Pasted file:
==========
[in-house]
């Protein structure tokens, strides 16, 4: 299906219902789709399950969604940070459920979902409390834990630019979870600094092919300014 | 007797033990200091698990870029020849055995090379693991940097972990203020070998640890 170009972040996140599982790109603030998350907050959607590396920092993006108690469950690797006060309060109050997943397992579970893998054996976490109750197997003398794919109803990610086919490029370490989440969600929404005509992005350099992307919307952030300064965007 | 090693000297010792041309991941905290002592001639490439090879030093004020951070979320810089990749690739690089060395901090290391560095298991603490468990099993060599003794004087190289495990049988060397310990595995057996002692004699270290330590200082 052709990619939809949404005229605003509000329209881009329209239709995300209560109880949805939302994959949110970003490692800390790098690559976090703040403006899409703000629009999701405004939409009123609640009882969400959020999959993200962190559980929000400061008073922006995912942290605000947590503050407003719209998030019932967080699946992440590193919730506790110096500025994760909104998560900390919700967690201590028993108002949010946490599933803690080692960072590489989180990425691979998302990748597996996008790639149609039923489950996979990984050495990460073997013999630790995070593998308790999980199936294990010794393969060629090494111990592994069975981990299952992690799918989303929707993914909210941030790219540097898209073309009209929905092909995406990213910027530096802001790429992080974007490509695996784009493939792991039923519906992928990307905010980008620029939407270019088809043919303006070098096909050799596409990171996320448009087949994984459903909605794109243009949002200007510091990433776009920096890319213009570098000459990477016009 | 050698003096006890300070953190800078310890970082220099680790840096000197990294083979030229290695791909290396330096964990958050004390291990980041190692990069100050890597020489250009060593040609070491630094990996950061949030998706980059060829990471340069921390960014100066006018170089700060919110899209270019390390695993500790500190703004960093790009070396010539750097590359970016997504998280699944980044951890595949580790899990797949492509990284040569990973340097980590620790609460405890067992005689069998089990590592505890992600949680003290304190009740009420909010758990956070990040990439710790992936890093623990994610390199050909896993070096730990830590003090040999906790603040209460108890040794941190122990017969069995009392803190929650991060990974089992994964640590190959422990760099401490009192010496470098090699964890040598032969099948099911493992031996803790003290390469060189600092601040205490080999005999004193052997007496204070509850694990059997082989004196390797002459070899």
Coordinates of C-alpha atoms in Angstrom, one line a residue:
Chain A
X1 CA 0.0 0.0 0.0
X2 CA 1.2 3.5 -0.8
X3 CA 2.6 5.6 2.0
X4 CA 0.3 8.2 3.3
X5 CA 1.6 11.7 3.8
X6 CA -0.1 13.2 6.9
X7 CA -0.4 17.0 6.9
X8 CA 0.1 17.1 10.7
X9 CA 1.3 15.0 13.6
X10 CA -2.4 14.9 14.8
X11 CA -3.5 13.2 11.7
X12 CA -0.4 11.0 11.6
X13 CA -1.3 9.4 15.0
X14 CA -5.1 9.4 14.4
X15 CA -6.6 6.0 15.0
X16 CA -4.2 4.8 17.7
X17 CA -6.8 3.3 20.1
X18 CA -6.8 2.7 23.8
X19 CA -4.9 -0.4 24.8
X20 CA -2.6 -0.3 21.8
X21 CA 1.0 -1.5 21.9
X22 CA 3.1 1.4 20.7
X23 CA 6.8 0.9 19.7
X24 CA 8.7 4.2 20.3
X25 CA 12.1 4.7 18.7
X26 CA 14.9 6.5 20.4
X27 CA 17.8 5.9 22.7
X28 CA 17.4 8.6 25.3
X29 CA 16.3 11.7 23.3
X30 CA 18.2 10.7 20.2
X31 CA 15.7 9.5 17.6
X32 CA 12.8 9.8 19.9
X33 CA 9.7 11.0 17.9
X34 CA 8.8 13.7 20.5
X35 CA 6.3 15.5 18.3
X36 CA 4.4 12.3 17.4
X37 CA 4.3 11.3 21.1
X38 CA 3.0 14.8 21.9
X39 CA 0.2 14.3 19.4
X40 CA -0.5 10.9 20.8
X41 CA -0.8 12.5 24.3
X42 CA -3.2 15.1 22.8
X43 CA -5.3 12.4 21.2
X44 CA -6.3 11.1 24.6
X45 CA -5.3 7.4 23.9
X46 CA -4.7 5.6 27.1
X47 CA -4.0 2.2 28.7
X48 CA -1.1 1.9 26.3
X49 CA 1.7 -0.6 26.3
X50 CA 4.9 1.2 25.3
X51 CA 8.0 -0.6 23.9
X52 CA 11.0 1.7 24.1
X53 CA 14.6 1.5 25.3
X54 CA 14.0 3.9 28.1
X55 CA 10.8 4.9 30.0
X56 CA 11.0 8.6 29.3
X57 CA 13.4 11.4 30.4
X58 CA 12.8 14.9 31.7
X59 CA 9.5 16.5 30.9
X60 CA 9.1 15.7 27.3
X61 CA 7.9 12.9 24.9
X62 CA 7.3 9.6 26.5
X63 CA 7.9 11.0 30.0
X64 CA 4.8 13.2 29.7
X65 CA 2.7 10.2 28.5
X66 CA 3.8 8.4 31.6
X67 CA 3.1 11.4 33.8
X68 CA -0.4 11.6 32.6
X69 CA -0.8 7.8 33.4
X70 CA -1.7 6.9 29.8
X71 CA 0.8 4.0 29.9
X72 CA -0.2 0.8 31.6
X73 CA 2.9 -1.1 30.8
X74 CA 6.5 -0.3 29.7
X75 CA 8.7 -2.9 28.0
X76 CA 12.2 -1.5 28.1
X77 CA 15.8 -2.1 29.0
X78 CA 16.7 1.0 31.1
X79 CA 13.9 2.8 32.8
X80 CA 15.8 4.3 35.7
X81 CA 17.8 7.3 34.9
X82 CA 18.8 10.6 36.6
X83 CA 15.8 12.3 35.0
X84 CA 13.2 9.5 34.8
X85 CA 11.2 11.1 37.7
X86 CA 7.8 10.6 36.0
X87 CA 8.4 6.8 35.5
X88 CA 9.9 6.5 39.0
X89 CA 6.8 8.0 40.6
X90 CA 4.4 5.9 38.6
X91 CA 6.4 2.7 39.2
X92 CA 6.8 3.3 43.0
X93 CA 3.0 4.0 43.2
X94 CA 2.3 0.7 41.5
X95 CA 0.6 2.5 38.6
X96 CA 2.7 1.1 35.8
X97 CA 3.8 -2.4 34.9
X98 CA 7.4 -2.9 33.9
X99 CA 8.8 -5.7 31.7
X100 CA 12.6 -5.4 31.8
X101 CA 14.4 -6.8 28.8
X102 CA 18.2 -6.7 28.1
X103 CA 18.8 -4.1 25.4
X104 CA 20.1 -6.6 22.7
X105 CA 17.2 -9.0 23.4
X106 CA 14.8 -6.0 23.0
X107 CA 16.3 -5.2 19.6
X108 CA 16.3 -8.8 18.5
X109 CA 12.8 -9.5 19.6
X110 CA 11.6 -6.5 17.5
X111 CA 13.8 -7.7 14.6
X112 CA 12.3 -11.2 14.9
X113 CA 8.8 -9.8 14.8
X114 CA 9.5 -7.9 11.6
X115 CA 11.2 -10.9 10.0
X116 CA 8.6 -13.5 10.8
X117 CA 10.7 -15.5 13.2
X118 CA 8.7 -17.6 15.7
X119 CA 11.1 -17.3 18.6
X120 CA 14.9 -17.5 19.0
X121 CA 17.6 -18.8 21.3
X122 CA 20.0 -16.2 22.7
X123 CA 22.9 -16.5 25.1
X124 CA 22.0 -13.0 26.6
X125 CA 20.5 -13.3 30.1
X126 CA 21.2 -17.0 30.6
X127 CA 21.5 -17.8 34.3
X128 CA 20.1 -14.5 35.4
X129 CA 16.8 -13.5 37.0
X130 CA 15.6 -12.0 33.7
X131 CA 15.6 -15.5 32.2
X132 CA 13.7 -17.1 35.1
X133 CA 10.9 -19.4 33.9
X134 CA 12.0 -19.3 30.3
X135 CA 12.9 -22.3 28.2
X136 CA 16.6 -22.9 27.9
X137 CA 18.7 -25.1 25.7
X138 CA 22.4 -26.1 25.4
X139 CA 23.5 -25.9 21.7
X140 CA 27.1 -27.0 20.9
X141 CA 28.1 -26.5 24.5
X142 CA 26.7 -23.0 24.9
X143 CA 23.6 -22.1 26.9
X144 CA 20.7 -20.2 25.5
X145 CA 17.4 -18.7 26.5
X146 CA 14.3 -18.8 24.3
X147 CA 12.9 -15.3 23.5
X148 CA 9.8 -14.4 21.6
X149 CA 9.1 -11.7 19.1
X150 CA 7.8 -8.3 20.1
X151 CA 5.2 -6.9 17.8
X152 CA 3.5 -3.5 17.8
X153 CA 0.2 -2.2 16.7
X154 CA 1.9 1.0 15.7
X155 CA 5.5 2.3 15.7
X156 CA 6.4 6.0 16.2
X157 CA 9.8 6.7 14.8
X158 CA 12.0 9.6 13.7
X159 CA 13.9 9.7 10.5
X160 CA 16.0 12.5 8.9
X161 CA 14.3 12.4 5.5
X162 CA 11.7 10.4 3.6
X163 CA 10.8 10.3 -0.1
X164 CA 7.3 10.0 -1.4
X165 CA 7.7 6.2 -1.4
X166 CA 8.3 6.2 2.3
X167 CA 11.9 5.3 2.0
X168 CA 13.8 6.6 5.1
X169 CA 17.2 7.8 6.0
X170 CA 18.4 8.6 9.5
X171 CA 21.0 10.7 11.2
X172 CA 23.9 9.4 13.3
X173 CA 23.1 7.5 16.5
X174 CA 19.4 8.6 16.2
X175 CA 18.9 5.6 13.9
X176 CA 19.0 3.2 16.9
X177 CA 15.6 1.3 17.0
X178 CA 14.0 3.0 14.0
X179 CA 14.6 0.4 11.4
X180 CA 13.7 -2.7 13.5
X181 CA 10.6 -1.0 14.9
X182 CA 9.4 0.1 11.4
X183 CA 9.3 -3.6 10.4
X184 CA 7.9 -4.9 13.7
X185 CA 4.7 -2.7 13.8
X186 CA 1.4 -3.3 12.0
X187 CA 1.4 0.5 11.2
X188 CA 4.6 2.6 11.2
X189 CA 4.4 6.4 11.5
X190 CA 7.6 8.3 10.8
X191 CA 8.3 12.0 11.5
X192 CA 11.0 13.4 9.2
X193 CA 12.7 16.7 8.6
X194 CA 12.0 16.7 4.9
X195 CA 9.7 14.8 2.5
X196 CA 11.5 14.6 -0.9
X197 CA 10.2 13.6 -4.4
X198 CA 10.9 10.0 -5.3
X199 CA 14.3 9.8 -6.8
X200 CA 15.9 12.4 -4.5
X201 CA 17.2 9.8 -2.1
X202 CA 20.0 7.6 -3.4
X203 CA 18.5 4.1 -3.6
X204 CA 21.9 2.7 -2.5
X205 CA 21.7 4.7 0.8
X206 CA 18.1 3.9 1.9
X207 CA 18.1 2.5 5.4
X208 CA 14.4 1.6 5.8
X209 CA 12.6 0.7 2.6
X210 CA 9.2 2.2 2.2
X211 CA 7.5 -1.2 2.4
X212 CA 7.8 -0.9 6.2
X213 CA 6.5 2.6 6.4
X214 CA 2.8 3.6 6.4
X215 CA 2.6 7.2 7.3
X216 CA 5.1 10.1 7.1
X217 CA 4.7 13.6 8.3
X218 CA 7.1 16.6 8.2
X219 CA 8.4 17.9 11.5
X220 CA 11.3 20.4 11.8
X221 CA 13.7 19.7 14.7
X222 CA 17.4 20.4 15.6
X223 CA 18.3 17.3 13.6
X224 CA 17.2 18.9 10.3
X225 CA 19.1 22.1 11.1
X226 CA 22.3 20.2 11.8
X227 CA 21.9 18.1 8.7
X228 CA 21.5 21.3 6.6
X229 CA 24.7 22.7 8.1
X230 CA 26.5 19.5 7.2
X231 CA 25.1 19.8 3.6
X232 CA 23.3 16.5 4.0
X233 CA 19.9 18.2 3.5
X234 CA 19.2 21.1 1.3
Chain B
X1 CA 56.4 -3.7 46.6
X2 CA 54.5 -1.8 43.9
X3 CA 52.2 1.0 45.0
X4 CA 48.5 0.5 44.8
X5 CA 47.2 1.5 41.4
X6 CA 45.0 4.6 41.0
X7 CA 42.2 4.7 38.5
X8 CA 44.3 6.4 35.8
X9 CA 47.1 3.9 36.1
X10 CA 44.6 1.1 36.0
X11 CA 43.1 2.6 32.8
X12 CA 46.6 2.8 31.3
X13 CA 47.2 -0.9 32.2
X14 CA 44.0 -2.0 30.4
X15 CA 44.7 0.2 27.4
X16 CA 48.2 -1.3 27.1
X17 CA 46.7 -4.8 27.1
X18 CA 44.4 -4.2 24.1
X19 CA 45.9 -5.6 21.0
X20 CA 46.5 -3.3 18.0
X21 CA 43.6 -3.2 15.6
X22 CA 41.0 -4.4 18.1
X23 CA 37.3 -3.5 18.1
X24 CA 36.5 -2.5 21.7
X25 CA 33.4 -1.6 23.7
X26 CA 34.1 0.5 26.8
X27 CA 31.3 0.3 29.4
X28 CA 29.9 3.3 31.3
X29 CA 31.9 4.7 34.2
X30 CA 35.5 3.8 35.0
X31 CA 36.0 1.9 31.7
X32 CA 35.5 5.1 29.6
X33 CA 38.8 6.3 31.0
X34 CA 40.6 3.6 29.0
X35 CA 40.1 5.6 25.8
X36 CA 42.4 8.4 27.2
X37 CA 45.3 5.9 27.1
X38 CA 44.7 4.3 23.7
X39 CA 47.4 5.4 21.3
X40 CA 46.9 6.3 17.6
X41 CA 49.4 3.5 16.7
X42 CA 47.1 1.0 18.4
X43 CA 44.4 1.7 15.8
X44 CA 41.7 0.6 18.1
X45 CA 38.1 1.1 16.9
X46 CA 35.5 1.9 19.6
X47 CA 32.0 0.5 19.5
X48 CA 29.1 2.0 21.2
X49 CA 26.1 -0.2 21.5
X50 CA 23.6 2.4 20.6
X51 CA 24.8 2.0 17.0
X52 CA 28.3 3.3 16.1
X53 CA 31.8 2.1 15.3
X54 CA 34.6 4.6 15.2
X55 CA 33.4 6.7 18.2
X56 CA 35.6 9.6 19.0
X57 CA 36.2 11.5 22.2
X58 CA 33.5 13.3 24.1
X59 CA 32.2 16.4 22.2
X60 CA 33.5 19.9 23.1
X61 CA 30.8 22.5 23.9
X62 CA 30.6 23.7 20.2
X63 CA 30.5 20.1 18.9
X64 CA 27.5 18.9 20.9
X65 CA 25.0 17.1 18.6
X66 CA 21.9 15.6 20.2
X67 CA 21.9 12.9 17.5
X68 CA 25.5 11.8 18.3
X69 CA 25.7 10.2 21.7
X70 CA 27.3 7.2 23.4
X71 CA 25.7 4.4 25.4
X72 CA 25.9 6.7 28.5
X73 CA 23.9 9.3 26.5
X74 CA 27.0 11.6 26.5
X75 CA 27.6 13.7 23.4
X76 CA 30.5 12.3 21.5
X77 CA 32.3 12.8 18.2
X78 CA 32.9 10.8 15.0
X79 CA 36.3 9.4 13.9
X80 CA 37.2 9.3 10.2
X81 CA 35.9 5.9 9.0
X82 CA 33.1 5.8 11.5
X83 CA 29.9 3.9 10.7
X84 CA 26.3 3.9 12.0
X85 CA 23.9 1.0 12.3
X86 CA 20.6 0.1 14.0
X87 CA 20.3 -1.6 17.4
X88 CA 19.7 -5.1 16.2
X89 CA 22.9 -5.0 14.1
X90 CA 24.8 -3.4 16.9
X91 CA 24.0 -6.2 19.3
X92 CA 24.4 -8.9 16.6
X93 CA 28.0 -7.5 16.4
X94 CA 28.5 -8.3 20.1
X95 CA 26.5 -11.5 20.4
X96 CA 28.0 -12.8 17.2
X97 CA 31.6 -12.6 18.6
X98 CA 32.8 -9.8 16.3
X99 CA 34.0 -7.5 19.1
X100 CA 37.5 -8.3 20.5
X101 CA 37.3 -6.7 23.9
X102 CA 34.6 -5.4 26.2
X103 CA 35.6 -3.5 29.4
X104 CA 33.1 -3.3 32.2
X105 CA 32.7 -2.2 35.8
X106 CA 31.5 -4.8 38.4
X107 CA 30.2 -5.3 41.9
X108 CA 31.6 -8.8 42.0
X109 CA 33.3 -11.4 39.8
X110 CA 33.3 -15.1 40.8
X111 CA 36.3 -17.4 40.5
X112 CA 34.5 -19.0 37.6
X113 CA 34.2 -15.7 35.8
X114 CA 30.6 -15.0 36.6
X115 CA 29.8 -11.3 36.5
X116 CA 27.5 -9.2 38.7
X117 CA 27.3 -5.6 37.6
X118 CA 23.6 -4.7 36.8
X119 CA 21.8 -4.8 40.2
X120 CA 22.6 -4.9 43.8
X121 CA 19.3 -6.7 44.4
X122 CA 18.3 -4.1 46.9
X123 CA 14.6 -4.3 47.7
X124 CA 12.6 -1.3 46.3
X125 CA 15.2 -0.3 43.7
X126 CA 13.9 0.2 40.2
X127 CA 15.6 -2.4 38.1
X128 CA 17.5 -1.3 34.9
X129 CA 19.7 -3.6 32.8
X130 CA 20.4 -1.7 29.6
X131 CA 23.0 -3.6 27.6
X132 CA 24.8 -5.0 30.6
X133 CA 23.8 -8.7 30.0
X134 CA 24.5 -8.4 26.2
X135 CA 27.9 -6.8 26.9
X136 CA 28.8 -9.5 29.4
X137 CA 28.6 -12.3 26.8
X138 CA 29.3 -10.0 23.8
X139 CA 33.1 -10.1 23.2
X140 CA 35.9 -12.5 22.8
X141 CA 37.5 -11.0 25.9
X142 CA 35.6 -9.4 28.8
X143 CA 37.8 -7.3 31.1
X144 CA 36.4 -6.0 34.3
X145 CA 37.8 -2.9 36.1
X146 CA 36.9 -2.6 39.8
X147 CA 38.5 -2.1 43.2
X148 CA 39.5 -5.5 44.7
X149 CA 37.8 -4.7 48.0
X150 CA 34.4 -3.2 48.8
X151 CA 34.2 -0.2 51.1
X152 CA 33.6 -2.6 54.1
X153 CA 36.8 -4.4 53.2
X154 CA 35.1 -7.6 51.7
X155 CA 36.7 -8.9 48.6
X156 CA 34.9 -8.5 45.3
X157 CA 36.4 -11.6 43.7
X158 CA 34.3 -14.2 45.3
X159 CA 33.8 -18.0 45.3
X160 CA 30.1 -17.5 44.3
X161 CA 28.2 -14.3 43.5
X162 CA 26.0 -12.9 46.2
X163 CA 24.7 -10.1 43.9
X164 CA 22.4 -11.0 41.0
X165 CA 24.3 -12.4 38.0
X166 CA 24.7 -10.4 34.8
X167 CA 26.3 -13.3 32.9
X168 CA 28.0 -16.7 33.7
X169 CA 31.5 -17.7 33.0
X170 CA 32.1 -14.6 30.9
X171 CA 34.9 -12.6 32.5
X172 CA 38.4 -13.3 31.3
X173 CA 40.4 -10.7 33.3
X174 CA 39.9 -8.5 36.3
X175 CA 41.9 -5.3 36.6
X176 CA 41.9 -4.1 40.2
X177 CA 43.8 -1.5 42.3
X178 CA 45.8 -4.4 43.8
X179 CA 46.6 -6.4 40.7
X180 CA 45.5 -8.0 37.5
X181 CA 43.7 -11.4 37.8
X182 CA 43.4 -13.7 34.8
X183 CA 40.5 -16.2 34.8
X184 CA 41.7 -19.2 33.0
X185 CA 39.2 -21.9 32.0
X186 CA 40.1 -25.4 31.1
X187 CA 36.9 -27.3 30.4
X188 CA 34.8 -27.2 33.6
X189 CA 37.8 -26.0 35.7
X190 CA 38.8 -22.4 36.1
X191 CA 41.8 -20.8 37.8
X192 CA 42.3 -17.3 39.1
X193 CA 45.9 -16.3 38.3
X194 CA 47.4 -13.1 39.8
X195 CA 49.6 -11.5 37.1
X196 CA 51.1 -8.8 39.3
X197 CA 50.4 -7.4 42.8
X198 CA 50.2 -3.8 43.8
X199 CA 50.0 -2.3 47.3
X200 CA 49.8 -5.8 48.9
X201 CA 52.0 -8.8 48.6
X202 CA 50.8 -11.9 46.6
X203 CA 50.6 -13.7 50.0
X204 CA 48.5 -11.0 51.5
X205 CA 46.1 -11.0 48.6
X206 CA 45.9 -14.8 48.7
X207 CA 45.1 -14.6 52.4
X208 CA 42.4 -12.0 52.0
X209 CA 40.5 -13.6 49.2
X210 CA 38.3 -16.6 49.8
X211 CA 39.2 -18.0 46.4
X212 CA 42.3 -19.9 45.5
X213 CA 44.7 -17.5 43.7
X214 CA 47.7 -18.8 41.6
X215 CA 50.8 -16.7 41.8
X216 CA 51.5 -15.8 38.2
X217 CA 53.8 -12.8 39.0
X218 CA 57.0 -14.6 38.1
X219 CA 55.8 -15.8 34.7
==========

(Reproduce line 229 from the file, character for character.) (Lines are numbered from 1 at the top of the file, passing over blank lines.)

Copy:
X225 CA 19.1 22.1 11.1